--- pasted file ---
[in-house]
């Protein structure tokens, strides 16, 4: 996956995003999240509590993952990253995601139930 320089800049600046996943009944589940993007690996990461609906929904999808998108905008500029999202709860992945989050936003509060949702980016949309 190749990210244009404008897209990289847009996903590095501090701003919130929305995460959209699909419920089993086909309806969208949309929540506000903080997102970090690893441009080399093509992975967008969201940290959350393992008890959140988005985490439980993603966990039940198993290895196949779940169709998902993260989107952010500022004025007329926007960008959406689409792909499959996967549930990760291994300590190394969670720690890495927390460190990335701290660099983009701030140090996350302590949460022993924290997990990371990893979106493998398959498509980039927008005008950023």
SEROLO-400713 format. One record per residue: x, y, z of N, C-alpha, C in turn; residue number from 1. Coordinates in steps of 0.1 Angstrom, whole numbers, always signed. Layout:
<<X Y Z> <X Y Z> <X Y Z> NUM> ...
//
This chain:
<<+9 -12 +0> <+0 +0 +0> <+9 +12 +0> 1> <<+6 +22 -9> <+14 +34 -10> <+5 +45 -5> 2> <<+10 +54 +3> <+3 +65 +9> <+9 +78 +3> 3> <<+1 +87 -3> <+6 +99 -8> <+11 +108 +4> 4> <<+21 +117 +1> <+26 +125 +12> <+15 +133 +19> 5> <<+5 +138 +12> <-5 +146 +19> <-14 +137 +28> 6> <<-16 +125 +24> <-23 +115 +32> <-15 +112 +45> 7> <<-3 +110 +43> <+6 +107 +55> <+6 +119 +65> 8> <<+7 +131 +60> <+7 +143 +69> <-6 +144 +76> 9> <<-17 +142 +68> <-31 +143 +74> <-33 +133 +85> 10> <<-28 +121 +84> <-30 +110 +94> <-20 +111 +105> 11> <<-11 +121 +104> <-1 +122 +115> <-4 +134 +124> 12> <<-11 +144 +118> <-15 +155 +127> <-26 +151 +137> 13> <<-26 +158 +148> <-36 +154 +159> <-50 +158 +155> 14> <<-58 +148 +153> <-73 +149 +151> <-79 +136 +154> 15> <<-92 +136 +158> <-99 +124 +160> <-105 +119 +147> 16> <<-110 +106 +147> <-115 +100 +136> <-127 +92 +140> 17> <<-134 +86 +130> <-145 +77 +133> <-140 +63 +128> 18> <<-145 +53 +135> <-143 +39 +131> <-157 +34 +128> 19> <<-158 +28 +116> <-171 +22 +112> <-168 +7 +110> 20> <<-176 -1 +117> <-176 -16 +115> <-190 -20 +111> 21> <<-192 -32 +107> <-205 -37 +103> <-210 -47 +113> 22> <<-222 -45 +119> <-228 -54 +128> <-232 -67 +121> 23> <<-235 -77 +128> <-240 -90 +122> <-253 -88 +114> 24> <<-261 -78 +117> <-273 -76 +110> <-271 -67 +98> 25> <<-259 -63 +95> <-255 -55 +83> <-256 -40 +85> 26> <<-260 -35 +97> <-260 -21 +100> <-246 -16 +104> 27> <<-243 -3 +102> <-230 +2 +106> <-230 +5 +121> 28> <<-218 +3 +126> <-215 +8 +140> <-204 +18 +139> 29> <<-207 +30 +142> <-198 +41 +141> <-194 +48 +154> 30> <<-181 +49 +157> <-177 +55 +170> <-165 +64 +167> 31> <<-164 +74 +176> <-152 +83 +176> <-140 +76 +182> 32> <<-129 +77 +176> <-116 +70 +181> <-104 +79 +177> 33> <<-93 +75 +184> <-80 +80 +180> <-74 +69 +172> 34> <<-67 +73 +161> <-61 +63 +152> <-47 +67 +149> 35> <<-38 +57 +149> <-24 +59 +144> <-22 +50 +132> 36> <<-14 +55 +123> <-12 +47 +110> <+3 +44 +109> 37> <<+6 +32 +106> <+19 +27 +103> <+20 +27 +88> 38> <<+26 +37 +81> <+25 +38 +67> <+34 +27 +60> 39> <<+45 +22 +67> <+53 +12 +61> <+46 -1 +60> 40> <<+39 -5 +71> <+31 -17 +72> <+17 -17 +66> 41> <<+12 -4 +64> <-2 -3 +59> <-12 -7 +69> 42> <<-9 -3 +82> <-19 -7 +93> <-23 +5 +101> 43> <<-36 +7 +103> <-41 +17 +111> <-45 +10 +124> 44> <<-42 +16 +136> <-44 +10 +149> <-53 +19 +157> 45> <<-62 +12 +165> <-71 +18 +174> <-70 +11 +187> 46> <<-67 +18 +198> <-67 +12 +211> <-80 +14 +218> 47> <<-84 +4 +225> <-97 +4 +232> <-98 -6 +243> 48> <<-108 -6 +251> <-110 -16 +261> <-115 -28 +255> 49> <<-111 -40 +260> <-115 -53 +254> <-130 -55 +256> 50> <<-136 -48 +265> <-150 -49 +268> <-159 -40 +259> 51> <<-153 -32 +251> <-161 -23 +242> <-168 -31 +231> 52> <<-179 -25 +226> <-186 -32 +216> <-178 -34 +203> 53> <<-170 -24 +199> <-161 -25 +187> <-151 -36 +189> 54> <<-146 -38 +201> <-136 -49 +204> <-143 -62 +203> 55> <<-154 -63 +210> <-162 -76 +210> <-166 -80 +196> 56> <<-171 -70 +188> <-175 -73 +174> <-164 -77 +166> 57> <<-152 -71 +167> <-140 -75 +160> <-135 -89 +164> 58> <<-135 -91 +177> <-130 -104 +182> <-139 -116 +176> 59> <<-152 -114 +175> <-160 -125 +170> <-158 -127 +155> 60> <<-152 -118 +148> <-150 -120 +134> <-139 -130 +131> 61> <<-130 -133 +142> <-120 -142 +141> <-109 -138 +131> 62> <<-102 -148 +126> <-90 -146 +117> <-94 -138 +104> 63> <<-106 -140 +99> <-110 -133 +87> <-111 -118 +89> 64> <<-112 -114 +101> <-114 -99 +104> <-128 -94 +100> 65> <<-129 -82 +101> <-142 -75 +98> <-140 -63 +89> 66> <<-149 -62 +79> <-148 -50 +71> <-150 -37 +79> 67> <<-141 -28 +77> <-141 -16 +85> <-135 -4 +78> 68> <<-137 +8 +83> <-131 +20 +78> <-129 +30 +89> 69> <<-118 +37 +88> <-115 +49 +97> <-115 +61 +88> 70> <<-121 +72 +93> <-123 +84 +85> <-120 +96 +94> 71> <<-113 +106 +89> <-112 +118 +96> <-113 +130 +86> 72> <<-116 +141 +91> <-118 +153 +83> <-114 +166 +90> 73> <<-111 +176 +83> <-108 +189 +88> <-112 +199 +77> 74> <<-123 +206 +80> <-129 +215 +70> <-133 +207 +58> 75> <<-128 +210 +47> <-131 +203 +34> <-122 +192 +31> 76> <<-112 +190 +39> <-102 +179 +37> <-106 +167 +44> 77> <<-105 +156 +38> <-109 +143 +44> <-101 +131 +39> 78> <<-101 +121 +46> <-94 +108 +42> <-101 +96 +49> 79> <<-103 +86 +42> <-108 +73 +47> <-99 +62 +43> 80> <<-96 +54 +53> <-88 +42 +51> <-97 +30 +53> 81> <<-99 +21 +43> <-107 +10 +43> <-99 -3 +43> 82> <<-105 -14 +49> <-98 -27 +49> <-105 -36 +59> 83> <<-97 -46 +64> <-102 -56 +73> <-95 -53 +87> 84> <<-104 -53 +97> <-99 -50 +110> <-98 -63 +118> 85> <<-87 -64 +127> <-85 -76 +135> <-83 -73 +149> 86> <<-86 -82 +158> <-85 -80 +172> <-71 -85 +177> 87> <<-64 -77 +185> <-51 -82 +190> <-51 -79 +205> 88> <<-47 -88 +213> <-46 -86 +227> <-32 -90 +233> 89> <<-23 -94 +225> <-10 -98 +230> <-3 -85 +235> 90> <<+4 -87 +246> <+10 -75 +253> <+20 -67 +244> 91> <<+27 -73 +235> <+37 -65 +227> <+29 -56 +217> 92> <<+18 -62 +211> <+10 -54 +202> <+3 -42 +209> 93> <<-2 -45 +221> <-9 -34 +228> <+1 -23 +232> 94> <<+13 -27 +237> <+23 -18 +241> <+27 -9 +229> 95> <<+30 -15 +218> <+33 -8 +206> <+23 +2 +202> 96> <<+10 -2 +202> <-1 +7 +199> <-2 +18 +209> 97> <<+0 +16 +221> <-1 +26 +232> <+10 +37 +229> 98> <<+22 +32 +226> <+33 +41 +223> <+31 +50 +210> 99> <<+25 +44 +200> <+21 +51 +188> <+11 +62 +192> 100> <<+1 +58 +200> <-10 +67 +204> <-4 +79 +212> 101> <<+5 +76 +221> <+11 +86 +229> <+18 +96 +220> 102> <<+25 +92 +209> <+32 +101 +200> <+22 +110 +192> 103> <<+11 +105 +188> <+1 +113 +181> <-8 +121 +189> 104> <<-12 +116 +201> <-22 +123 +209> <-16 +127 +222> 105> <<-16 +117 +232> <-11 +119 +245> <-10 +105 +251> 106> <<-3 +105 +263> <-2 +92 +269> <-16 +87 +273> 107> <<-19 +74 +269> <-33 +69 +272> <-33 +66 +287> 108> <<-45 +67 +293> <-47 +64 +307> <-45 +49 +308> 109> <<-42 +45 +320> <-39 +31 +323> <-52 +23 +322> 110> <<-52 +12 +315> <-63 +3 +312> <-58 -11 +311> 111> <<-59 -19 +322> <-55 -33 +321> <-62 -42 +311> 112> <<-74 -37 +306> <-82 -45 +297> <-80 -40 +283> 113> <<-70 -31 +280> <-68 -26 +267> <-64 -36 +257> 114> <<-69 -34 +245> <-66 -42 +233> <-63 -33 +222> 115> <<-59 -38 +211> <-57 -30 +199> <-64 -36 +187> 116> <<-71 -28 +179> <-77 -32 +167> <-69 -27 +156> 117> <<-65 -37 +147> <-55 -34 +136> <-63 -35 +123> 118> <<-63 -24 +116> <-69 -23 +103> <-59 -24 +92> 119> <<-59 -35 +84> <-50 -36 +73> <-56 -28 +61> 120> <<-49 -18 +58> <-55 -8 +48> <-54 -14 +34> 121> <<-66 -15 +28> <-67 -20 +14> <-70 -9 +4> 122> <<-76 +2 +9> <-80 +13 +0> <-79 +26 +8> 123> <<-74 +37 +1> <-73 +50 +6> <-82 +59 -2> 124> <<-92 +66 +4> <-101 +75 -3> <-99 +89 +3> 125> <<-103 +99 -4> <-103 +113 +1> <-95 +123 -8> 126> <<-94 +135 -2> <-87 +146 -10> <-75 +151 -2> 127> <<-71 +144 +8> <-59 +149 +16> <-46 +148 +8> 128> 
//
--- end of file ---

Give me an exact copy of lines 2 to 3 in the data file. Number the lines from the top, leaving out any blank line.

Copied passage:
């Protein structure tokens, strides 16, 4: 996956995003999240509590993952990253995601139930 320089800049600046996943009944589940993007690996990461609906929904999808998108905008500029999202709860992945989050936003509060949702980016949309 190749990210244009404008897209990289847009996903590095501090701003919130929305995460959209699909419920089993086909309806969208949309929540506000903080997102970090690893441009080399093509992975967008969201940290959350393992008890959140988005985490439980993603966990039940198993290895196949779940169709998902993260989107952010500022004025007329926007960008959406689409792909499959996967549930990760291994300590190394969670720690890495927390460190990335701290660099983009701030140090996350302590949460022993924290997990990371990893979106493998398959498509980039927008005008950023």
SEROLO-400713 format. One record per residue: x, y, z of N, C-alpha, C in turn; residue number from 1. Coordinates in steps of 0.1 Angstrom, whole numbers, always signed. Layout: